A Man Called Horse - Native American Movie Listing
If people thought Mel Gibson had it tough getting people to watch a movie that was fully in Aramaic, think back to 1970 when A Man Called Horse came out. This movie is almost entirely spoken in Lakota, and there aren't subtitles. This helps you to really get a sense of what it was like to be thrown into a foreign culture and to try to thrive there.
Richard Harris plays John Morgan, a nobleman from England who has gotten bored with life and has been romping around the plans of the American West to find something more interesting. This is back in the 1820s, before the civil war, when there were vast expanses of quiet. Suddenly, Morgan is captured by the Sioux Indians. They treat him like a pack animal, calling him horse. It's not necessarily that the natives were "excessively cruel" to their captured slaves, in an unusual way. They looked down on them just as the southerners looked down on their slaves. They treated them as functional possessions - to be fed and watered, but certainly not paid much concern to. Morgan has to do chores, eat what is given to him, and sleep outside in the cold.
Morgan learns to do what he must to stay alive, including defending his dignity. We get an "I am not a horse!" stand, very much reminding us of "I am not an animal!" from a certain other movie. Every person wants to be respected for their humanity. The chief's sister falls for his good looks and soon the two are making goo-goo eyes at each other. But there's a catch. For Morgan to get the girl, he needs scars on his chest.
In a scene which probably goes down as one of the most memorable in all movies featuring native american cultures, claws are inserted into Morgan's chest muscles and he is suspended by them, spinning in slow circles. It is of course agonizing. But it was also a rite of passage, a way for a boy to prove he had become a man. A tribal "tattoo" if you will. The ceremony was the Sun Dance, to celebrate the strength and power of life.
The wedding party walks the bride to Horse's home
I give the movie high marks for really striving to keep the situations authentic. We don't get translations of all the Lakota language, nor is the movie "dubbed" in English. Instead, you have to listen to the native language and try to learn as you go what they are saying. There are of course English sections where Morgan is talking to himself or to another captive in the group. The clothing, the homes, the ceremonial lodge are all quite fascinating to see. Many of the actors were from the Sioux reservation and knew how to do these things properly.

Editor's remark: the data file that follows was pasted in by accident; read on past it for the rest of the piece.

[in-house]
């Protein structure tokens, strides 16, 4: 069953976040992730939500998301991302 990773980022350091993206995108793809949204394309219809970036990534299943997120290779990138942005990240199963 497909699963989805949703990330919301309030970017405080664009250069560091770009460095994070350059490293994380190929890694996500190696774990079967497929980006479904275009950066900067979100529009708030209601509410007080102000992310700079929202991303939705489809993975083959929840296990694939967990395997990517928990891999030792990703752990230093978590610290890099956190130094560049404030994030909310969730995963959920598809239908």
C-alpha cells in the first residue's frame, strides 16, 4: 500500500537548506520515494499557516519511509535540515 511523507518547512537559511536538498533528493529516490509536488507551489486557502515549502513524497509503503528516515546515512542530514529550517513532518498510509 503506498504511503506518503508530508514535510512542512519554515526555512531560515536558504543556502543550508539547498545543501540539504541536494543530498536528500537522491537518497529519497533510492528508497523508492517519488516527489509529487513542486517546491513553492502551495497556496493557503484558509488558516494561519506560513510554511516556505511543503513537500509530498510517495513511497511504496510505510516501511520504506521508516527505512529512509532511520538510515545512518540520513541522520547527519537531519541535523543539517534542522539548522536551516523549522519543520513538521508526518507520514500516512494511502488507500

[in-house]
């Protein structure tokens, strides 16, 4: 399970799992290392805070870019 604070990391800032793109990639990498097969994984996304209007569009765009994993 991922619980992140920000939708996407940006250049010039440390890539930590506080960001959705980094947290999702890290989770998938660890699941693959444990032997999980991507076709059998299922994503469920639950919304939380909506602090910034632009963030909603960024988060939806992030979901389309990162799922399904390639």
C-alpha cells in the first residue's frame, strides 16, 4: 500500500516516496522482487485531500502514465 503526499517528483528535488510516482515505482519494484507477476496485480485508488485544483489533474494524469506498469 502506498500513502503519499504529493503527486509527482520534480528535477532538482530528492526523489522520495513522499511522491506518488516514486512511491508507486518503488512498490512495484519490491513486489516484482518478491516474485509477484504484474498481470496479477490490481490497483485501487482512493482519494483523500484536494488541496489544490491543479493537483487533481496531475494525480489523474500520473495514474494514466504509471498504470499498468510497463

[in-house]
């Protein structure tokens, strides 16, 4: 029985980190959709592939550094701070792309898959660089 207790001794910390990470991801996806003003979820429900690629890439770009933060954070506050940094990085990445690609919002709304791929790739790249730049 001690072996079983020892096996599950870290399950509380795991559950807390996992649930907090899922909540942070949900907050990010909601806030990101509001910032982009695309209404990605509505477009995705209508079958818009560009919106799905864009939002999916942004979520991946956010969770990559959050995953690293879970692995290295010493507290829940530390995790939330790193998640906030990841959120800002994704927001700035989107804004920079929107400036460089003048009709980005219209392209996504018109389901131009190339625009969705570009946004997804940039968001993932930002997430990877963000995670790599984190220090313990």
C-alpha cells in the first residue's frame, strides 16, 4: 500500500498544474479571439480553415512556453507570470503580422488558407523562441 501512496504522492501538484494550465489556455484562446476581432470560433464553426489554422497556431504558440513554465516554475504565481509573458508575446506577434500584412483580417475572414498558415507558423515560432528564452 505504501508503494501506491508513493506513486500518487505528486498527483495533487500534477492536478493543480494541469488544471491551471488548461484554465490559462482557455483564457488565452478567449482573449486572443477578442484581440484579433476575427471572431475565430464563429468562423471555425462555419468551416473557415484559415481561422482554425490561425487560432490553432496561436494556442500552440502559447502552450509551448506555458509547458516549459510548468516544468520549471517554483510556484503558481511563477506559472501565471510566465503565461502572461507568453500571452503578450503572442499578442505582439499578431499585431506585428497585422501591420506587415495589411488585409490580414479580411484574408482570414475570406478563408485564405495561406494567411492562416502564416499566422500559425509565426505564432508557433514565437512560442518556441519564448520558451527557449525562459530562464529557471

That being said, there is also a bit of "English dude saves backwards natives" as well. It's Morgan's skilled tactics that save the day when a battle ensues - even though this tribe has been fighting wars their entire lives, while Morgan has been off lazing in the sun. The chief's daughter could marry whoever she wanted and choose the "best of the best" - and she goes for Morgan. In very little time - and without really learning the language - Morgan goes from looked down on slave to most exulted leader.
I am also a bit embarassed that they had such trouble finding real native americans to play the lead roles. I realize if we watch a movie about the Roman Empire we tend to have Americans, not 100% Romans, playing those parts. They put Americans into all the parts in a Robin Hood movie, too. However, Native Americans *are* Americans and they were right there in the areas that the movies were being filmed. Instead, they took actors who did not look Native American at all, painted them red, and made it seem that it was good enough. I certainly understand that a good actor can submerge himself into the part, but if the movie is about a captured male African slave and his traumas coming to America, it wouldn't do well to have that played by Gwyneth Paltrow and filmed in Siberia. As good as an actress as she is, the visual mismatch would interfere with the story.
Still, in all, it is definitely a movie to watch at least one, and appreciate the parts that were done well. At one point, Morgan's fellow slave crows over a bad thing which has happened to one of the Sioux. Morgan turns and snarls at him, asking him if he has learned nothing in the five years he has been with the tribe. I certainly appreciate that sense that we can all learn from other cultures, if we would just open our ears and listen.
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